Bandaged beef ribs from the tomb of Yuya and Tjuiu, from the 13th century B.C.
The ancient Egyptians believed that humans carried material possessions into a party in the afterlife, and meticulously stocked tombs with clothing, jewelry, furniture, and most important, food.
Chambers were laid out like a freezer with no expiration date, crammed with grains, bread, wine, beer, oil and hunks of meat — the food of the wealthy — dried, flavored and bandaged in linen.
New analysis of such "meat mummy" samples from tombs built in the 14th century B.C. indicates that those packed picnics weren’t a slapdash affair. The attention and cost poured into the preparation of food mummies matched or rivaled the care lavished on the pickled humans — if they were rich enough to afford the deluxe packaging.
"The resin flavor would have made it nicer, sort of like Teriyaki beef jerky rather than plain beef jerky," Salima Ikram, an Egyptologist at the American University in Cairo who specializes in meat mummies, and has experimentally mummified rabbits and fish in her lab, told NBC News.
Ikram and her colleagues examined samples of goat, calf, duck and beef ribs from the Cairo Museum and British Museum. In the beef rib samples, from the private stash of the royal family, they found traces of Pistacia resin in the bandages that may have helped preserve and flavor the meat.
Resins are commonly found in human mummies, but this particular resin was a luxury item, imported into Egypt from places like Syria and Lebanon, the team explains in a new study published in the Monday issue of the Proceedings of the National Academy of Sciences.
After millennia, food mummy samples still tend to look appetizing. "The poultry looks like you’ve just gone to Safeway and bought a roast bird," Ikram said, all except for the wrappings, "And they’re almost 4,000 years old."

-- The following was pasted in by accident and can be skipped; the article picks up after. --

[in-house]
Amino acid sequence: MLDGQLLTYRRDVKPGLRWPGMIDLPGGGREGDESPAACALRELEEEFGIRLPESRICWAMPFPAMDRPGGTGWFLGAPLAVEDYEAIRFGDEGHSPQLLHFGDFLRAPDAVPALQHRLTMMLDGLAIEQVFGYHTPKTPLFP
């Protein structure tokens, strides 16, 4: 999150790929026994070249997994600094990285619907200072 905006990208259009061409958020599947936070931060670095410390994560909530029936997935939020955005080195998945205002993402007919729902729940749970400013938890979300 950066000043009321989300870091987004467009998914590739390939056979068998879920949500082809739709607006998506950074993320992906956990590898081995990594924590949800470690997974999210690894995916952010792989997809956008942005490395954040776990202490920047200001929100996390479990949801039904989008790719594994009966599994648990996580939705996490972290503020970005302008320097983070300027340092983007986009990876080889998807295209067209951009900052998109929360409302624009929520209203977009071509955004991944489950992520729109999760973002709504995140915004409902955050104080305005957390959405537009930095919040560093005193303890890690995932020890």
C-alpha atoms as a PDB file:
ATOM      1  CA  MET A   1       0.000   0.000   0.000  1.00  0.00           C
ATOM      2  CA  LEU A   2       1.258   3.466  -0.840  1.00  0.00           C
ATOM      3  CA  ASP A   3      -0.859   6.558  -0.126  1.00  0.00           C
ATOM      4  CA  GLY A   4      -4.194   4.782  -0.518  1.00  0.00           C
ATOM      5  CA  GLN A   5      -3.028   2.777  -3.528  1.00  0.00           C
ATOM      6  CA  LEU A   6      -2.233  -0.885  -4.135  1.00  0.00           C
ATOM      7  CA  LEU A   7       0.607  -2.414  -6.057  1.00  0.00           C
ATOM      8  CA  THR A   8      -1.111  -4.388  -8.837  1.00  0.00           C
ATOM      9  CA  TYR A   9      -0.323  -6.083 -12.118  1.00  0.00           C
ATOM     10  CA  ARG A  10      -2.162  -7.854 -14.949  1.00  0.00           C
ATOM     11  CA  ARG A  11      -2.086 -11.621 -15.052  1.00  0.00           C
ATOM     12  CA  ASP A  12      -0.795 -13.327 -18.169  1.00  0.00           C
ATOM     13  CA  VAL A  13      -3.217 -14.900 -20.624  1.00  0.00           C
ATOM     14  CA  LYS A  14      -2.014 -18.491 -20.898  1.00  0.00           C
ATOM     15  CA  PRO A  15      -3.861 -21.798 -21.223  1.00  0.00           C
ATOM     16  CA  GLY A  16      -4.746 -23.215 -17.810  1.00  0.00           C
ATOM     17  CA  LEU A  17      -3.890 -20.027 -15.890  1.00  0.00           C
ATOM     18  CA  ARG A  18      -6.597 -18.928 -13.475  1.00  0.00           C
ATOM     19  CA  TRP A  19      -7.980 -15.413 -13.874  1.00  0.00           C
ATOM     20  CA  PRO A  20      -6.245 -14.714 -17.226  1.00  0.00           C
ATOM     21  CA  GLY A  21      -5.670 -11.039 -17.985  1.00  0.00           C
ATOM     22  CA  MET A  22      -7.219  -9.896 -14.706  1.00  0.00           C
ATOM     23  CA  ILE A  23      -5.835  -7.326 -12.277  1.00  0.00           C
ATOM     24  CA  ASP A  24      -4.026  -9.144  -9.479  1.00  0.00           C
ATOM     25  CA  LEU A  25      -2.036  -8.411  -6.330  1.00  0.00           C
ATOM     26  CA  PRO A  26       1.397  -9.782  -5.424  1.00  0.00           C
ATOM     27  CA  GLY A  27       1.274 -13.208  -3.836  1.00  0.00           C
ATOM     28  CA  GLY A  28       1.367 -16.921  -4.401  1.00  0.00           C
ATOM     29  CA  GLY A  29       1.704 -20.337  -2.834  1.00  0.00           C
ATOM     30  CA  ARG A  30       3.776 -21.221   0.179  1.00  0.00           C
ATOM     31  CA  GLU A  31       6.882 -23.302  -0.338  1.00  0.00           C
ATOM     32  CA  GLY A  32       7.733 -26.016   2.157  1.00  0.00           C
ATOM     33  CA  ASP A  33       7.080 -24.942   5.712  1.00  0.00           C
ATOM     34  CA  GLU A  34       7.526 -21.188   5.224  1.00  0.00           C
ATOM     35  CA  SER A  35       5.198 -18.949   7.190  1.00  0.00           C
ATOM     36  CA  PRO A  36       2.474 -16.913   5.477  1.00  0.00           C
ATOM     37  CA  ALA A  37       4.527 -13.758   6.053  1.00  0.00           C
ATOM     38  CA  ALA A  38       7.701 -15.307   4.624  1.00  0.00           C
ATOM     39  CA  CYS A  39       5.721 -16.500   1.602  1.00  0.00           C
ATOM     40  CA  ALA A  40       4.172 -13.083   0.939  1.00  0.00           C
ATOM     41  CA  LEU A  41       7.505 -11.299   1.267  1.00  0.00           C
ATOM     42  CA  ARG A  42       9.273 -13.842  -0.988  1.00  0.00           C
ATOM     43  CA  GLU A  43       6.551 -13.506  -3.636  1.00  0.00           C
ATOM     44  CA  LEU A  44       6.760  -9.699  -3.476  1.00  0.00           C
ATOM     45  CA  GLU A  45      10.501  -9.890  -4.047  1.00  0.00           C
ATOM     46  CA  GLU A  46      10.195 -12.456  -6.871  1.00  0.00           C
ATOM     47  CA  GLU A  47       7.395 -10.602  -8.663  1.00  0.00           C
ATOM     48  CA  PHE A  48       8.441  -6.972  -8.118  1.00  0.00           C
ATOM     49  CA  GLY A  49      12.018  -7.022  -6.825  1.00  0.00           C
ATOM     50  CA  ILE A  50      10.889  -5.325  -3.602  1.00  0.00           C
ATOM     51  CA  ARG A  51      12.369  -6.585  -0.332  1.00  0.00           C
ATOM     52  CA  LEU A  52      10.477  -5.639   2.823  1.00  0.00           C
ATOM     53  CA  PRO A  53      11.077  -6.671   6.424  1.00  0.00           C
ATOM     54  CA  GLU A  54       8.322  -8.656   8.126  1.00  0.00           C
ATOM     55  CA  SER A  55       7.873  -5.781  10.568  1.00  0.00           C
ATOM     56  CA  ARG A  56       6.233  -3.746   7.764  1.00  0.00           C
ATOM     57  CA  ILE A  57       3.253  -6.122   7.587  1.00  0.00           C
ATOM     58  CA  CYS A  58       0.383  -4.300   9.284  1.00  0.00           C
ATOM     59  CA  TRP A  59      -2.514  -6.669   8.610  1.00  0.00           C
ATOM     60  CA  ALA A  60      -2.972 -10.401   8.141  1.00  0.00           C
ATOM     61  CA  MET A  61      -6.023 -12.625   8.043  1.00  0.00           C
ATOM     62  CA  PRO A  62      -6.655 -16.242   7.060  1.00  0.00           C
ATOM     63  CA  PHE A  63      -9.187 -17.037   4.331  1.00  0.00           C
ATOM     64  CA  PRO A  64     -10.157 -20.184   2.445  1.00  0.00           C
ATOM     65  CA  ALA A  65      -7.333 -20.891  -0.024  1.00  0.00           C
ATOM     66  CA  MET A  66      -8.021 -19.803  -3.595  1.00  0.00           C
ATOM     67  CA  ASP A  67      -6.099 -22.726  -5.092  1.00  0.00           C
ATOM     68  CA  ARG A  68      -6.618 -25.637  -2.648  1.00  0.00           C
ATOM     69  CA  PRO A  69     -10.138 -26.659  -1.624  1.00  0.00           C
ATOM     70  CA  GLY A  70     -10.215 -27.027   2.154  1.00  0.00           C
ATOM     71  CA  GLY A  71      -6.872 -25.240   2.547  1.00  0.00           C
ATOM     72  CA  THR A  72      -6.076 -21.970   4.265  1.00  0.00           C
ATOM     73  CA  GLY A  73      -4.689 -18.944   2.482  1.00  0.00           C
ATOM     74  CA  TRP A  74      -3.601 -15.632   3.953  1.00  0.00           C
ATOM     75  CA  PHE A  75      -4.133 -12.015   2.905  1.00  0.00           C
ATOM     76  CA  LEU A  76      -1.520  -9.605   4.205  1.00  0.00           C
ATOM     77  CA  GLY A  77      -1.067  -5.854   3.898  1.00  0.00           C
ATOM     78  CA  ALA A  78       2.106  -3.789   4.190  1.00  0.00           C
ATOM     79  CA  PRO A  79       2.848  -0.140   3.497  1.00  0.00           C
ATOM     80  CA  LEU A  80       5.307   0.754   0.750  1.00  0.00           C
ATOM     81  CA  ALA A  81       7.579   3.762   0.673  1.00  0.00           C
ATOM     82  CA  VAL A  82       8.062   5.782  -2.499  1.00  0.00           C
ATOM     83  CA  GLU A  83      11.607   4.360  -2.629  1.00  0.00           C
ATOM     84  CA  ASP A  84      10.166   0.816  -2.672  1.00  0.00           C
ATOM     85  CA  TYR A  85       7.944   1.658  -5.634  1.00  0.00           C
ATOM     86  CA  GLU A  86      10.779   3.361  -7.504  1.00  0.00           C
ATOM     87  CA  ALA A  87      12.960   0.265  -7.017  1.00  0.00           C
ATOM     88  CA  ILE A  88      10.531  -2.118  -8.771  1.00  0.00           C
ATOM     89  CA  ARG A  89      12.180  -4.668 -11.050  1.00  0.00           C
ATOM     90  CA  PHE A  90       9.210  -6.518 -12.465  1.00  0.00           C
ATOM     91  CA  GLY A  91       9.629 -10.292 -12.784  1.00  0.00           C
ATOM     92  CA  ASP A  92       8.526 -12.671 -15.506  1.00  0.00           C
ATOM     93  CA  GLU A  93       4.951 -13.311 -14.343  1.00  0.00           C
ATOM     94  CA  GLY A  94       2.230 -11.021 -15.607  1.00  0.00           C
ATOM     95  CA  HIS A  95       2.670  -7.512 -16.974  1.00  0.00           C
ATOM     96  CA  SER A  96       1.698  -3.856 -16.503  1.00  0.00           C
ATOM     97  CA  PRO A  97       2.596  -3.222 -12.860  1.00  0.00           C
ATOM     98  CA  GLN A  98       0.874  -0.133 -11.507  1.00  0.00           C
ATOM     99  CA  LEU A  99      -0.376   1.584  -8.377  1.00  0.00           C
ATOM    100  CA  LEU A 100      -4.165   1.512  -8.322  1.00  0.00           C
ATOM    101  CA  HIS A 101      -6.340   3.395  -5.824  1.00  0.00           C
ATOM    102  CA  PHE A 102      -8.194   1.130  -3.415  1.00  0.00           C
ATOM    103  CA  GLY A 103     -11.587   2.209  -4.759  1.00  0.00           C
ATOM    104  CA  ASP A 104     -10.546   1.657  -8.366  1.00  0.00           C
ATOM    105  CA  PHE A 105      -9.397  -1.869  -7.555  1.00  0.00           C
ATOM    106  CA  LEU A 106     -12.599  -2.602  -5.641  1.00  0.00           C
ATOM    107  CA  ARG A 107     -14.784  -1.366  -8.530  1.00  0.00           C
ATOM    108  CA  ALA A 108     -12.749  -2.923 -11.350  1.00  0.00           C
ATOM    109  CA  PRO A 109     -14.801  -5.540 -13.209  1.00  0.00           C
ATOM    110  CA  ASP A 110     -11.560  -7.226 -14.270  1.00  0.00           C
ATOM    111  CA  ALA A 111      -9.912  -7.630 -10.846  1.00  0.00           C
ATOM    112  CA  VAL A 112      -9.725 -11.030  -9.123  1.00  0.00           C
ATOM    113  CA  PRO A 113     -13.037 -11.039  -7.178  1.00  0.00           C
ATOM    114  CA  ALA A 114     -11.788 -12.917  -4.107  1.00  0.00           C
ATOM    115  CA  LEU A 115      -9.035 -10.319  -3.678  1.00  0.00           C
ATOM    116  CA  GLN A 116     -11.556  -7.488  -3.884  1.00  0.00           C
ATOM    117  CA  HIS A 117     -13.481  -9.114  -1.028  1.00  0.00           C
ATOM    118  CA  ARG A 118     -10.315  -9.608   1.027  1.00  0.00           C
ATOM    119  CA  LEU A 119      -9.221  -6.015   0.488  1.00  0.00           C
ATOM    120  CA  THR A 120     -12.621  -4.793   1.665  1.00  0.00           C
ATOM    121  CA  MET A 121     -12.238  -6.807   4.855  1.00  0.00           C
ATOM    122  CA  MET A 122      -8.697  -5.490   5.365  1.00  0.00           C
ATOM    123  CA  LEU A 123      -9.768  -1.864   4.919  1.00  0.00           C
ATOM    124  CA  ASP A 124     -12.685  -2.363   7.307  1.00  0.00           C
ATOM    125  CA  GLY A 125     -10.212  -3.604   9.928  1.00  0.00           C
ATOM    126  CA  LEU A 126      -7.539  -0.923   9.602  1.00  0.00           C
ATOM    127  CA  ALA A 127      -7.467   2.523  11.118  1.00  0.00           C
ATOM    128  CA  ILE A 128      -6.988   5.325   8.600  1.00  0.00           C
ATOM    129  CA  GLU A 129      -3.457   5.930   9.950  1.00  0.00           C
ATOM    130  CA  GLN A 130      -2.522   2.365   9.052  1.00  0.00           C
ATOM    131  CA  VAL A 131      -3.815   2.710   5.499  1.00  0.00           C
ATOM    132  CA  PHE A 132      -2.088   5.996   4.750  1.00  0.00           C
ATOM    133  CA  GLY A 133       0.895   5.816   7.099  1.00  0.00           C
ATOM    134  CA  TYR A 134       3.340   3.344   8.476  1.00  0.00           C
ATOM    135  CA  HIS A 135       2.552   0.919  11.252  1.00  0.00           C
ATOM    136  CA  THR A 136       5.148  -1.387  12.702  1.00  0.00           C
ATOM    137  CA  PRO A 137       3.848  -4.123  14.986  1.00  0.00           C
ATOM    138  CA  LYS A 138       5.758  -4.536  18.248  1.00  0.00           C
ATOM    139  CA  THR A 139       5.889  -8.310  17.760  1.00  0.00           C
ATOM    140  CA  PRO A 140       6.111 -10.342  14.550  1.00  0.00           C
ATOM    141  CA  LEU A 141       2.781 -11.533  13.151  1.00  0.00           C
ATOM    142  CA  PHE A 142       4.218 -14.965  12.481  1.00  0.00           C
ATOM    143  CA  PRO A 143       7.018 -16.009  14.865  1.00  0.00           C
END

These particular samples were chosen because they were representative of the food mummies, and had bits of meat falling off, and could be analyzed without damaging a historical sample.
Meat mummies were included in the afterlife checklist around 1550 B.C. and the practice has been thought to continue until 1200 B.C. "Tutankhamen had about 40 boxes of meat and poultry — remember, he was a growing boy so his appetite was considerable," Ikram said.
Among her more remarkable finds: a carefully wrapped tail of an ox, and a delicate dish of lungs and windpipes from the tomb of Queen Isetemkheb.
"It’s kind of cool to think of oxtail soup as being on the menu for the afterlife," she said. The lung-and-windpipe combination platter may have been symbolic of "a unified Egypt under a single king," in addition to being just plain old tasty.
Animal mummies were also companions and symbols of good luck. Whole menageries have been found preserved, including cattle, dogs, cats, fish, scarab beetles, mice — and in Ikram’s favorite example, an 18-foot long mummified crocodile, a sacred animal in ancient Egypt, found with crocodile babies in its jaws.
The authors of "Organic chemistry of balms used in the preparation of pharaonic meat mummies," published in PNAS, are Katherine Clark, Salima Ikram and Richard Evershed.
Nidhi Subbaraman writes about science and technology. You can follow her on Facebook, Twitter and Google+.
First published November 18 2013, 12:06 PM